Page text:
I was somewhere outside the United States having a conversation with another critic about our respective jobs. The subject of whether we had ever thought of quitting came up, and he told me a story about sharing the death of a family member on social media, a loss that had affected him greatly.
Someone sent him the following message: “Good.” He told me that was the first time he had seriously thought about quitting, that the job just wasn’t worth the nearly constant stream of abuse you’re forced to endure online.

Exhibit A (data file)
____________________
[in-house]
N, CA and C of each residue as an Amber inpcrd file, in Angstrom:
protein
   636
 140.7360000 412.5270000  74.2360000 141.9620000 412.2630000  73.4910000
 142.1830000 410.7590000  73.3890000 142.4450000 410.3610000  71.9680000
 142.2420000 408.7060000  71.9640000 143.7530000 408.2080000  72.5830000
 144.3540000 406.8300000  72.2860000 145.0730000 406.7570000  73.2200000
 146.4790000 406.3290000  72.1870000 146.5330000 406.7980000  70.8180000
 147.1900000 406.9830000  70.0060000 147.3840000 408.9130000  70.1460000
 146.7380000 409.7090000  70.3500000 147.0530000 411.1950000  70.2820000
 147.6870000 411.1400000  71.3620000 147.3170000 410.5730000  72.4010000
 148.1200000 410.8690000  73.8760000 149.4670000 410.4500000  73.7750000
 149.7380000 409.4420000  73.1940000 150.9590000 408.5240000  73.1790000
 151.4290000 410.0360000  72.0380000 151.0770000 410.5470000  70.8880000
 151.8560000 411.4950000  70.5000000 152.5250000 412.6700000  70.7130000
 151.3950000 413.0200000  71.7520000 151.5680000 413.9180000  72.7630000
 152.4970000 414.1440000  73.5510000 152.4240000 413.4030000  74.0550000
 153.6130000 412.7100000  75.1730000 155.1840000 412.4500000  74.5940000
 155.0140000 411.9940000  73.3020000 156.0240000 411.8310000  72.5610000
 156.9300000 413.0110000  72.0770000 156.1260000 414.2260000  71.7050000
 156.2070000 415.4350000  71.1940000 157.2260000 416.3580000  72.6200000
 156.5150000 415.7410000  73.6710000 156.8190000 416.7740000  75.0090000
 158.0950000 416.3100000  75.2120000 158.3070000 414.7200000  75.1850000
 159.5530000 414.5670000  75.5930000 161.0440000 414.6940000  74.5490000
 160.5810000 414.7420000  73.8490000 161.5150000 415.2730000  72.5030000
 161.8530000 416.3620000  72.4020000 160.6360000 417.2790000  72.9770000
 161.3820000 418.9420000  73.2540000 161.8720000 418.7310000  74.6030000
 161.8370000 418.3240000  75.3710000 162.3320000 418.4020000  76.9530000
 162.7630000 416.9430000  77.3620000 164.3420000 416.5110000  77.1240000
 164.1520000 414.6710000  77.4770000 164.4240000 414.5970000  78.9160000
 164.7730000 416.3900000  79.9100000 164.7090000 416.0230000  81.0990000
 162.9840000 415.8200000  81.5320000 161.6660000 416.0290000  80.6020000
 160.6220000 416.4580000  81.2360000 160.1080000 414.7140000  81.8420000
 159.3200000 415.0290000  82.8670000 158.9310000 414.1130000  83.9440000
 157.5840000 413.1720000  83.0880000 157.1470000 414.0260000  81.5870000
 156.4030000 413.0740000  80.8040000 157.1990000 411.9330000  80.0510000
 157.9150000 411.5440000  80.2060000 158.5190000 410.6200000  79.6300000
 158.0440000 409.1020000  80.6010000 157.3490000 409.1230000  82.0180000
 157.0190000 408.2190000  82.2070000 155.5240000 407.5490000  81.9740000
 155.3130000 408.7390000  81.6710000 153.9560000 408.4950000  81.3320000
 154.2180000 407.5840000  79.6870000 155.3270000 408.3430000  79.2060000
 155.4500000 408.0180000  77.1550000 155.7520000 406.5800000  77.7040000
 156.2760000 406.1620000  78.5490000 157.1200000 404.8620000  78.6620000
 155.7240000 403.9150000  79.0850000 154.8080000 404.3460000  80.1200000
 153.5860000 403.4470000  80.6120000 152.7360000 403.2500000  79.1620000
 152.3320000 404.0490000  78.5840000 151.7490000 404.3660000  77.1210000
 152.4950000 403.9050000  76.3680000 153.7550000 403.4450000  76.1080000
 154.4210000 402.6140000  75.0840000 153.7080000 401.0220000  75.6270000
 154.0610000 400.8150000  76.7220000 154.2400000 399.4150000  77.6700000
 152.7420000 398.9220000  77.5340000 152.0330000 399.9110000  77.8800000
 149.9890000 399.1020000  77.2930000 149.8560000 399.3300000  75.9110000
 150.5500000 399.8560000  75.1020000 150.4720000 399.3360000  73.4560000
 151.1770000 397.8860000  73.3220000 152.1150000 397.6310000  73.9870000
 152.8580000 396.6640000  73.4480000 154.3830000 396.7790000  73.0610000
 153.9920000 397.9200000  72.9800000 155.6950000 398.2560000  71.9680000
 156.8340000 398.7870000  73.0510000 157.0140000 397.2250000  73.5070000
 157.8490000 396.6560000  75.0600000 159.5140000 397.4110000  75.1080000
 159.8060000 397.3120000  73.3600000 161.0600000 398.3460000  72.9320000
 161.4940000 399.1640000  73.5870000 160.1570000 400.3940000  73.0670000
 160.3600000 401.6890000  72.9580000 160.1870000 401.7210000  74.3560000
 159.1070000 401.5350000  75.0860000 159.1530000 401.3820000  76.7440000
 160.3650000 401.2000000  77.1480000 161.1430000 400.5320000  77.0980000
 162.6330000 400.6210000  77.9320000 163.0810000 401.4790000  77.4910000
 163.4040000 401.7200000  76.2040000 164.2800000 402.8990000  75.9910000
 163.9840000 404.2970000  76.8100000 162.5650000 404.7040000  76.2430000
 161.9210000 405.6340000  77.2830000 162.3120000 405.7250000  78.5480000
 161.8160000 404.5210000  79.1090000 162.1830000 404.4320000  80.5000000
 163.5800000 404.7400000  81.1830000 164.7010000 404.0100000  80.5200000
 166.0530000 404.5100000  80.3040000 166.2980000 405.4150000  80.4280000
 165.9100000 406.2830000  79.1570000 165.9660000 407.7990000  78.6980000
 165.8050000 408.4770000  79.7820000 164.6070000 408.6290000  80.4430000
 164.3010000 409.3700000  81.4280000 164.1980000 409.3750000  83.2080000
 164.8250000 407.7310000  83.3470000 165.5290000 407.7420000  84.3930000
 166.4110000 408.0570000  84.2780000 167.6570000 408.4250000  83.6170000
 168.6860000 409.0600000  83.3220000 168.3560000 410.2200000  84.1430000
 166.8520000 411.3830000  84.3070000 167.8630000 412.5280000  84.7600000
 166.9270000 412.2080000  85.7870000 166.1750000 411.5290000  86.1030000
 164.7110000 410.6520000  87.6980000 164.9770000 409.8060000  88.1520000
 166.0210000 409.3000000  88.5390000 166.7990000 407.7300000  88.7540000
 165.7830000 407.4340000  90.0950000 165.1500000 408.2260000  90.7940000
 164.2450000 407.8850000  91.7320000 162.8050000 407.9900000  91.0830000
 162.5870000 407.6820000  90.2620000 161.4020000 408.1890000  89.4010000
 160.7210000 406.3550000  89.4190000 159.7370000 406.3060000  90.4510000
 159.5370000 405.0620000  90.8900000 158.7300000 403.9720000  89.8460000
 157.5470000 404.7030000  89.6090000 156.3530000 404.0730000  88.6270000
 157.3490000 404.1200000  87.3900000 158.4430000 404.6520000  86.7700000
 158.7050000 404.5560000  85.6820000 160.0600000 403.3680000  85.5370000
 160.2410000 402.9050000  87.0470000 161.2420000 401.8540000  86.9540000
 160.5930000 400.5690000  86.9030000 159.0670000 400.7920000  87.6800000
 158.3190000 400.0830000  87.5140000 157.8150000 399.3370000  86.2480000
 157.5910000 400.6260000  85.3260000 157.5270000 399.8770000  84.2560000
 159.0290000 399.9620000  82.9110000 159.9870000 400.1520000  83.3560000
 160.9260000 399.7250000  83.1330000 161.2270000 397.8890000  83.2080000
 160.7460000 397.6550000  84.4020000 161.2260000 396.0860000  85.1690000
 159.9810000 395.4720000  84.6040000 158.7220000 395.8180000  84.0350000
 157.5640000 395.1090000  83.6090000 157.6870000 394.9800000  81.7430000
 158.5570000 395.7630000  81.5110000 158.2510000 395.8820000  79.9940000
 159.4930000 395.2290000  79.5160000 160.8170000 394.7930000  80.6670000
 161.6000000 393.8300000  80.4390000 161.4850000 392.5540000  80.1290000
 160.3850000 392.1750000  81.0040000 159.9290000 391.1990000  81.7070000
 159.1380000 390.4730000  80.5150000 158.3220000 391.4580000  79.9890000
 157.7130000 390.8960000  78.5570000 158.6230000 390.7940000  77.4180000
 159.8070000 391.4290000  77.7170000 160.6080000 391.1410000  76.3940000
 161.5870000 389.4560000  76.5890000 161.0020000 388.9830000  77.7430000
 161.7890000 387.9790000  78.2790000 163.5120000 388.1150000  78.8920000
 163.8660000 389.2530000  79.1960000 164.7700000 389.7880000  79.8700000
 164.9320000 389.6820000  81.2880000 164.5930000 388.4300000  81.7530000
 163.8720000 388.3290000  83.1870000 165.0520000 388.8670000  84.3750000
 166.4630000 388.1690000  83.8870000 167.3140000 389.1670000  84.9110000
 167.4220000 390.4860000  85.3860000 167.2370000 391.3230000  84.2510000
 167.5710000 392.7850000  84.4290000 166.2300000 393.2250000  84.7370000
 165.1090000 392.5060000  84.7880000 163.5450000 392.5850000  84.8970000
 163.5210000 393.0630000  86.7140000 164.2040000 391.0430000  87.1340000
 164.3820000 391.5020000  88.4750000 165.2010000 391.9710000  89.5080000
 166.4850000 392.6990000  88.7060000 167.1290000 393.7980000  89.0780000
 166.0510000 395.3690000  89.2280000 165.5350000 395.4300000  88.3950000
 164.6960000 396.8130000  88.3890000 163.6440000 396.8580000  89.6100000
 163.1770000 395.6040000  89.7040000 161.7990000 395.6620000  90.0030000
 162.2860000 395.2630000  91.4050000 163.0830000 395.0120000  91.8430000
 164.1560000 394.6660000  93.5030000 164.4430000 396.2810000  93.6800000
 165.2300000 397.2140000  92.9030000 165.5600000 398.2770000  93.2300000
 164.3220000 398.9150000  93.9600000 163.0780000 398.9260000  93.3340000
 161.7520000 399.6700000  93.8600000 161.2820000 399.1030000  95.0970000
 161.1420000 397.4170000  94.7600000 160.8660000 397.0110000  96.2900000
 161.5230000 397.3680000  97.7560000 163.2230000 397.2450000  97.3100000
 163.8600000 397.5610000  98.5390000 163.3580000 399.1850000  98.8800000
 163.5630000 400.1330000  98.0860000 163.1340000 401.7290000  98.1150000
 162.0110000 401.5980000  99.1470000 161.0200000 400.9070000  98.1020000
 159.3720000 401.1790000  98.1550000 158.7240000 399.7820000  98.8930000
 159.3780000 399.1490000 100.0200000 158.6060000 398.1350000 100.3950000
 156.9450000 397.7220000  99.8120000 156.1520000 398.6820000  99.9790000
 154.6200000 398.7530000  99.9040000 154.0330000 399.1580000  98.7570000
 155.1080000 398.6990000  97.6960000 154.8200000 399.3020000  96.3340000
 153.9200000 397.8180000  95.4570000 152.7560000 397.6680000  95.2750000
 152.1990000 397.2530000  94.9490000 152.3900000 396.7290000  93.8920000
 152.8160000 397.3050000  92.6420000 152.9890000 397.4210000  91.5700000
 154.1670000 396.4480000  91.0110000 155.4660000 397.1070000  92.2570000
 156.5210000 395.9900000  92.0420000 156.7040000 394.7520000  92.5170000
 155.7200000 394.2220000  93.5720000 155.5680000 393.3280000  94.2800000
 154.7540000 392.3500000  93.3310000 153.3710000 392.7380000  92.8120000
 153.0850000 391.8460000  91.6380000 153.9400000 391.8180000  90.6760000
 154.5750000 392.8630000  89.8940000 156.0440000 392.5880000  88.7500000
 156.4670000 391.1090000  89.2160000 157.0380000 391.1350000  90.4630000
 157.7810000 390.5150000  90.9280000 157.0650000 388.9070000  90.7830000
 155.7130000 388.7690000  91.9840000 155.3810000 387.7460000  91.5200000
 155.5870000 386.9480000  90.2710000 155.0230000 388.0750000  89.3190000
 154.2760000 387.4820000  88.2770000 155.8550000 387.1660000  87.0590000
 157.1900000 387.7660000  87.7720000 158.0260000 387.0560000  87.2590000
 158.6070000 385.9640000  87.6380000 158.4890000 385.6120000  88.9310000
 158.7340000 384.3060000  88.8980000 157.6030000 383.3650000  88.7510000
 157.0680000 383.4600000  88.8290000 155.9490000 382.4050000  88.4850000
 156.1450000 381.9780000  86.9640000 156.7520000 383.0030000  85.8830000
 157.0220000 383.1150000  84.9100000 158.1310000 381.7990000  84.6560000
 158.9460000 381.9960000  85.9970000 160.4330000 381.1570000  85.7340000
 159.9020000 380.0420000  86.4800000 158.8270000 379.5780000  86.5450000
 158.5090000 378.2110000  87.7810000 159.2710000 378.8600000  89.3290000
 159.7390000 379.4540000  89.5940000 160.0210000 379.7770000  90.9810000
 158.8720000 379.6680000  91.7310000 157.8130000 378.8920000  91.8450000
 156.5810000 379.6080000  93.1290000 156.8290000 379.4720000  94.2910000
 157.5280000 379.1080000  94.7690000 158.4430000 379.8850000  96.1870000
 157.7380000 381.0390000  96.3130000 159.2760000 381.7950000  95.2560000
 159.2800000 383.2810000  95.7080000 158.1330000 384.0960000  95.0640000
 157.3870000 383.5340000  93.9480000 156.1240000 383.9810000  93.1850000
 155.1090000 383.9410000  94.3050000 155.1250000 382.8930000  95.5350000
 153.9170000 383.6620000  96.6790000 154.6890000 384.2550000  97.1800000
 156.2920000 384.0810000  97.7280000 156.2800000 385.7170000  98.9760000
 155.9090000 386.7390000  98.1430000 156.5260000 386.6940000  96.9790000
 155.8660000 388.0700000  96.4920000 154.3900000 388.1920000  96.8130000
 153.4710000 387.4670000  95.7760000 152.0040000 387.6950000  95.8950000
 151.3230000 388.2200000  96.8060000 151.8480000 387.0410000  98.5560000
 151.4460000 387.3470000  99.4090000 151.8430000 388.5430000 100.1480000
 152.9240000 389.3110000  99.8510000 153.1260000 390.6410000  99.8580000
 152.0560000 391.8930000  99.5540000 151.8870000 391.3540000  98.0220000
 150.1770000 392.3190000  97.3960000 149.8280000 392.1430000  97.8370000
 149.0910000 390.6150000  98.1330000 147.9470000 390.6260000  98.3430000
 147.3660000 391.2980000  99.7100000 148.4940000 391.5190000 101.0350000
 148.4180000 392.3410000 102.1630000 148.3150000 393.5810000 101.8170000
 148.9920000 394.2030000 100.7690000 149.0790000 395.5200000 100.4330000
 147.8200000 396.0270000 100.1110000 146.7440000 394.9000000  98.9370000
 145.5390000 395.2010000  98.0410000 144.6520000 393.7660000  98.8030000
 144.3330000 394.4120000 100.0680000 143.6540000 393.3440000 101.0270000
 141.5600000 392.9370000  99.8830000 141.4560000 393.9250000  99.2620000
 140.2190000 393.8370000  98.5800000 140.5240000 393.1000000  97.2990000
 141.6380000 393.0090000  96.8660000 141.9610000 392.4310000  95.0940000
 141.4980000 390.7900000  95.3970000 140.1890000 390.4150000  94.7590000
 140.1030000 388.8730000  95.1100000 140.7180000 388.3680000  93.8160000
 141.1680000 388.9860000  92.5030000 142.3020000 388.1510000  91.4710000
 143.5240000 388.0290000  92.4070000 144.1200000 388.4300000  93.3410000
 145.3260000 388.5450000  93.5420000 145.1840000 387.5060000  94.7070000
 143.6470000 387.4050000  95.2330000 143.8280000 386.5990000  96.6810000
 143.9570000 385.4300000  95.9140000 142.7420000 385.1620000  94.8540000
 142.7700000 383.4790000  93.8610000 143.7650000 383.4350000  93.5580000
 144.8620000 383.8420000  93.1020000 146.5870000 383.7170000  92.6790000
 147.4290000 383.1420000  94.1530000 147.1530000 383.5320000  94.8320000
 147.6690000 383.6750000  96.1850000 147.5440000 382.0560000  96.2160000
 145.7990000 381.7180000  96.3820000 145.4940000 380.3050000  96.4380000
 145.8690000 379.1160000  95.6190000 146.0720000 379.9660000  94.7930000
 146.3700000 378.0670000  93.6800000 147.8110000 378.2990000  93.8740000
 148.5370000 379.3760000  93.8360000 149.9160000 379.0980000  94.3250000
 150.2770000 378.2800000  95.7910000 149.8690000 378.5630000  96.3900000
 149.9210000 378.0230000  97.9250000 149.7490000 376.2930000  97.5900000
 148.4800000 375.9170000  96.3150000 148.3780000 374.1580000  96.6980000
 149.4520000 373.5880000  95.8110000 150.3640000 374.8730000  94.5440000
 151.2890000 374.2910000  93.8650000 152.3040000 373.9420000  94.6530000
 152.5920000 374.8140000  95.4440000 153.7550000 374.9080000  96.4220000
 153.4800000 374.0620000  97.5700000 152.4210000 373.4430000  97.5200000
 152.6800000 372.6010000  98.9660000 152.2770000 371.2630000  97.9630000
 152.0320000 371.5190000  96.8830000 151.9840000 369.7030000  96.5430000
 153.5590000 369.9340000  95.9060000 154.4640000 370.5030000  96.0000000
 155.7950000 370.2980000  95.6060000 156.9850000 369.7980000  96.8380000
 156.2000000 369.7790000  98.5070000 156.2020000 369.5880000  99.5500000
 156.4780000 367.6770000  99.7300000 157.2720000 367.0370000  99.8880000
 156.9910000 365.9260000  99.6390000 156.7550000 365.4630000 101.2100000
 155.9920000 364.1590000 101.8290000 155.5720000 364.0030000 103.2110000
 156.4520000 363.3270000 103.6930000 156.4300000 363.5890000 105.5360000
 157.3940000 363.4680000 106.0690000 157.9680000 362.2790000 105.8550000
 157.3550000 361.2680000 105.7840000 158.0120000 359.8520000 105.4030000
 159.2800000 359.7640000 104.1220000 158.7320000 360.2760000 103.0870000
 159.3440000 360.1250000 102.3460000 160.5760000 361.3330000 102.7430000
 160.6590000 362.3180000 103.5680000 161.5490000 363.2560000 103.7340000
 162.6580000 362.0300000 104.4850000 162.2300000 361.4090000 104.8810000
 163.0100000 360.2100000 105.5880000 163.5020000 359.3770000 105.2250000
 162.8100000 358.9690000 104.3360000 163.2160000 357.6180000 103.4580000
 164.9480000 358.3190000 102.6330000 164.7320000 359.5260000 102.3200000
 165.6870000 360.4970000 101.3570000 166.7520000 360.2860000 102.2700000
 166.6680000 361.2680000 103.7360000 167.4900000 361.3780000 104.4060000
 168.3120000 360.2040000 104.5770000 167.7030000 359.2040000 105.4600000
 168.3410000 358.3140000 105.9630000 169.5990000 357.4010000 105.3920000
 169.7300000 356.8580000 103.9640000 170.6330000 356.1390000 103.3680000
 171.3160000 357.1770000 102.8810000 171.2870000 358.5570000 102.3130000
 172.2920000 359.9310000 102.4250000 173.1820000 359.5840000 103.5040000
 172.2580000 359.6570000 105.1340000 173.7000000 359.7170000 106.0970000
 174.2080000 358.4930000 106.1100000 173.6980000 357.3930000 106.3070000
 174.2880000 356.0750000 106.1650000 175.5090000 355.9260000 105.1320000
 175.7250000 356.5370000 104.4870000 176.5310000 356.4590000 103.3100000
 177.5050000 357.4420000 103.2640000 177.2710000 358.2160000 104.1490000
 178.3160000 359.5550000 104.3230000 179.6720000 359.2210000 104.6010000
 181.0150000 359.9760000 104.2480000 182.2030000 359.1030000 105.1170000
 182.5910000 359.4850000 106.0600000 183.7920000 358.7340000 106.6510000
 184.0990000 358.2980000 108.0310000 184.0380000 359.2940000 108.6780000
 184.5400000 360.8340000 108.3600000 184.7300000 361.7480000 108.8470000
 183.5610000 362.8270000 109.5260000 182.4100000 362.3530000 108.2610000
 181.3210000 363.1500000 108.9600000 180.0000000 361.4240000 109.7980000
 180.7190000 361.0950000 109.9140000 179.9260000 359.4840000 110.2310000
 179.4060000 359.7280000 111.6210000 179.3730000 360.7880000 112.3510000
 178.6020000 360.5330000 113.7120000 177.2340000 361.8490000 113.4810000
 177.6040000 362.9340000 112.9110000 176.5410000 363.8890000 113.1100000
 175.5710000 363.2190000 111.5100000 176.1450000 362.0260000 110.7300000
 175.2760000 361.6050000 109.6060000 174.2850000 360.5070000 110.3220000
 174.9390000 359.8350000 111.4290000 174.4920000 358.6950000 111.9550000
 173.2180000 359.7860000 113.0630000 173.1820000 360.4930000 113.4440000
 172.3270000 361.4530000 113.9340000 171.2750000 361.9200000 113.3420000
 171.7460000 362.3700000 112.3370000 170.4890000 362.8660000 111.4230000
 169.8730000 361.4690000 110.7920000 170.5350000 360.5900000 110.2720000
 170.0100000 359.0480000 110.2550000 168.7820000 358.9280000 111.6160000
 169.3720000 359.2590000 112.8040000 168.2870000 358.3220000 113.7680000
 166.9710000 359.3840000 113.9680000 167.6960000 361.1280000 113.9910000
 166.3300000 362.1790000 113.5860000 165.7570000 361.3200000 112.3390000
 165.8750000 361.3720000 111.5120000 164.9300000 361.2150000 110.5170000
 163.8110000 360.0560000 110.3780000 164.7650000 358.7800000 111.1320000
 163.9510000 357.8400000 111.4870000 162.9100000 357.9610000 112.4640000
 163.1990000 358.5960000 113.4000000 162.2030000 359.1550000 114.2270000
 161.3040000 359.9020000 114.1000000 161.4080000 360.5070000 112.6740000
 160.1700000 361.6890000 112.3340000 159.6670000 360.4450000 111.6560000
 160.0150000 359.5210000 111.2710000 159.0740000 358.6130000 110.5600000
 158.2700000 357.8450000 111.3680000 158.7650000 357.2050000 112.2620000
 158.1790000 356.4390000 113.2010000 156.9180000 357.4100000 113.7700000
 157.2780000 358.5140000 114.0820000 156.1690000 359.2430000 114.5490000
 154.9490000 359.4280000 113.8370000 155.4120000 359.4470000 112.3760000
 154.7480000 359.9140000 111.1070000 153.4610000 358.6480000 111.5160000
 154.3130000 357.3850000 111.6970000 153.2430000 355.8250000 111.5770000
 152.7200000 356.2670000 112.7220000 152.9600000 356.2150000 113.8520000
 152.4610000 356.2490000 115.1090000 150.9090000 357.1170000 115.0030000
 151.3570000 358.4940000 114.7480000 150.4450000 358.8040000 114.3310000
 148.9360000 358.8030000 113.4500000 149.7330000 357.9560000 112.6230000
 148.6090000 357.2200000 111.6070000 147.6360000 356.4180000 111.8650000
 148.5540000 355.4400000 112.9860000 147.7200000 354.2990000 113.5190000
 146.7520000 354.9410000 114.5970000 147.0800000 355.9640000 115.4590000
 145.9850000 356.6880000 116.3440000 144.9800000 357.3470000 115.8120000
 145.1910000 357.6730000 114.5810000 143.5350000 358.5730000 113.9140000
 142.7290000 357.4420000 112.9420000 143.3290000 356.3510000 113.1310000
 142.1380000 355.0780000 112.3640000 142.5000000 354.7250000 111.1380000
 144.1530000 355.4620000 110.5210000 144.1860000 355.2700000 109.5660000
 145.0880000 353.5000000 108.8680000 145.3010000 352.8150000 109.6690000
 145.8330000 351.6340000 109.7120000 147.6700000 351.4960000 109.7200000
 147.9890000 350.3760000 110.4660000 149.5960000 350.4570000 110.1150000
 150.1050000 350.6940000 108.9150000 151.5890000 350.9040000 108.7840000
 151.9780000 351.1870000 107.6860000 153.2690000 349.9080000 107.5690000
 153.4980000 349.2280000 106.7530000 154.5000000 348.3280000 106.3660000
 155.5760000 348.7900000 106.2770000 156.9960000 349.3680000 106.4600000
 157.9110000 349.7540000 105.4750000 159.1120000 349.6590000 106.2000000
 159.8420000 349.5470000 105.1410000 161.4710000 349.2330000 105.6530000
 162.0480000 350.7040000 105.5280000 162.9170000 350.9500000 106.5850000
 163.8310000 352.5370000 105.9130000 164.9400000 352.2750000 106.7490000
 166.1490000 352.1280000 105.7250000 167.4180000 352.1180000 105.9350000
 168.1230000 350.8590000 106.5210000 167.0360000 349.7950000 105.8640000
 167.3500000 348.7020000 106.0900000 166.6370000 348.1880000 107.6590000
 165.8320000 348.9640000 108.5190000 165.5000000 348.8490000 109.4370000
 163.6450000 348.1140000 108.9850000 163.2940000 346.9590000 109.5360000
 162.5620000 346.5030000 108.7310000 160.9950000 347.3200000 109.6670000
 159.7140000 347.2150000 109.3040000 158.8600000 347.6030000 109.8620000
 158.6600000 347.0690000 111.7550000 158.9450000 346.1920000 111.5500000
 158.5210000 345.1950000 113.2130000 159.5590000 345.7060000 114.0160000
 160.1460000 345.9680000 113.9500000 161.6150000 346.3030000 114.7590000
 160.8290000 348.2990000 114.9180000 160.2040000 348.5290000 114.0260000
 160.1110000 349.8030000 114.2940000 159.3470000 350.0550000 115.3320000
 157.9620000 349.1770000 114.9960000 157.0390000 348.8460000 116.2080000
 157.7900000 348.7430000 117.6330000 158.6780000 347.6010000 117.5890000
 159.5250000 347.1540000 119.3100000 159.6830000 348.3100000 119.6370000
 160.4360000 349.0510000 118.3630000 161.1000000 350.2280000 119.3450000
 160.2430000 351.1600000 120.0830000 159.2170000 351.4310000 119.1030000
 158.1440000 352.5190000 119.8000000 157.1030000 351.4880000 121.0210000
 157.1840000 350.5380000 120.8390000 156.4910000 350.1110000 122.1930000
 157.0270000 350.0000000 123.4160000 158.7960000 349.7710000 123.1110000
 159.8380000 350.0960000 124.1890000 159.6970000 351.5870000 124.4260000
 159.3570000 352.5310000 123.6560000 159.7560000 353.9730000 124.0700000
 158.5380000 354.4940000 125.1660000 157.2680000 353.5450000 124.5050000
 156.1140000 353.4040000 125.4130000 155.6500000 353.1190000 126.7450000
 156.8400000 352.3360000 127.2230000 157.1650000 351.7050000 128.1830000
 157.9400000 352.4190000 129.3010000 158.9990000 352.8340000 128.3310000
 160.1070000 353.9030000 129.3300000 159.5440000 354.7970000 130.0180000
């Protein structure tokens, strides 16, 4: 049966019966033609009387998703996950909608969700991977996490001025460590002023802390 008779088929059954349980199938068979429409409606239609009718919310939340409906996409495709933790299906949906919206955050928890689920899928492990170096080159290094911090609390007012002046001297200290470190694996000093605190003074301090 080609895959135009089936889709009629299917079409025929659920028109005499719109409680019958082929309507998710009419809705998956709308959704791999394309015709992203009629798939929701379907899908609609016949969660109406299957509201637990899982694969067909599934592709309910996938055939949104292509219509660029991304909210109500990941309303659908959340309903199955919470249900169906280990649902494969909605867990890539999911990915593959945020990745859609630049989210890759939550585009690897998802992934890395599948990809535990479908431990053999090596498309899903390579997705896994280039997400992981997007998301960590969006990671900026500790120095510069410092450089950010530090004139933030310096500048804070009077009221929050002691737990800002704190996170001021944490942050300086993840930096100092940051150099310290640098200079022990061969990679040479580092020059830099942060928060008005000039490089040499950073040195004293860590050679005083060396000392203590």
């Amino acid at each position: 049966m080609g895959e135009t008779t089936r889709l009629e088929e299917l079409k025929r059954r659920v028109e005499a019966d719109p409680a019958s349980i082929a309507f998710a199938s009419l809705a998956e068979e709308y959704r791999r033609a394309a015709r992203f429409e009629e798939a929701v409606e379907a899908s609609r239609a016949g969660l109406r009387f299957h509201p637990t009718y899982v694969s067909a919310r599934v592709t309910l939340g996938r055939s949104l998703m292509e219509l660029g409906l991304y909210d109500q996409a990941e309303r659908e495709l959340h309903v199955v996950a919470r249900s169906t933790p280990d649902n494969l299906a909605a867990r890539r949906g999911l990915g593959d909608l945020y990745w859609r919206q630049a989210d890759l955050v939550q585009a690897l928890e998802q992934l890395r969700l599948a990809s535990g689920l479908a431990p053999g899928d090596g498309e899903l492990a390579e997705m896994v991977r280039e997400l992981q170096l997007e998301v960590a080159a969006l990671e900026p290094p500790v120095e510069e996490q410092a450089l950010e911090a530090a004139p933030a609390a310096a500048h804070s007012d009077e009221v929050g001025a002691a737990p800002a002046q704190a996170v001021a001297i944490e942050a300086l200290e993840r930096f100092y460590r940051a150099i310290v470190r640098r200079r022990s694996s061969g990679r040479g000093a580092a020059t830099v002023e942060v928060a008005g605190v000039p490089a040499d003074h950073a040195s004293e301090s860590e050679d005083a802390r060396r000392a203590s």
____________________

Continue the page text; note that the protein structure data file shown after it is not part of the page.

The sorry Phil Fish affair, and the increasing furore over sexist flamers1 on Twitter, has at the very least given us plenty of food for thought.
I am in favour of a free Internet, but one where people obey the law.2 Harrassment, and threatening to assault, rape or murder someone, is against the law.
It is all well and good to say “welcome to the Internet.” I have, sadly, used this argument myself, in younger, more naïve days. But one can’t help but wonder if the best we can do with the most powerful communications medium known to man is really nothing more than complain about imaginary internet points.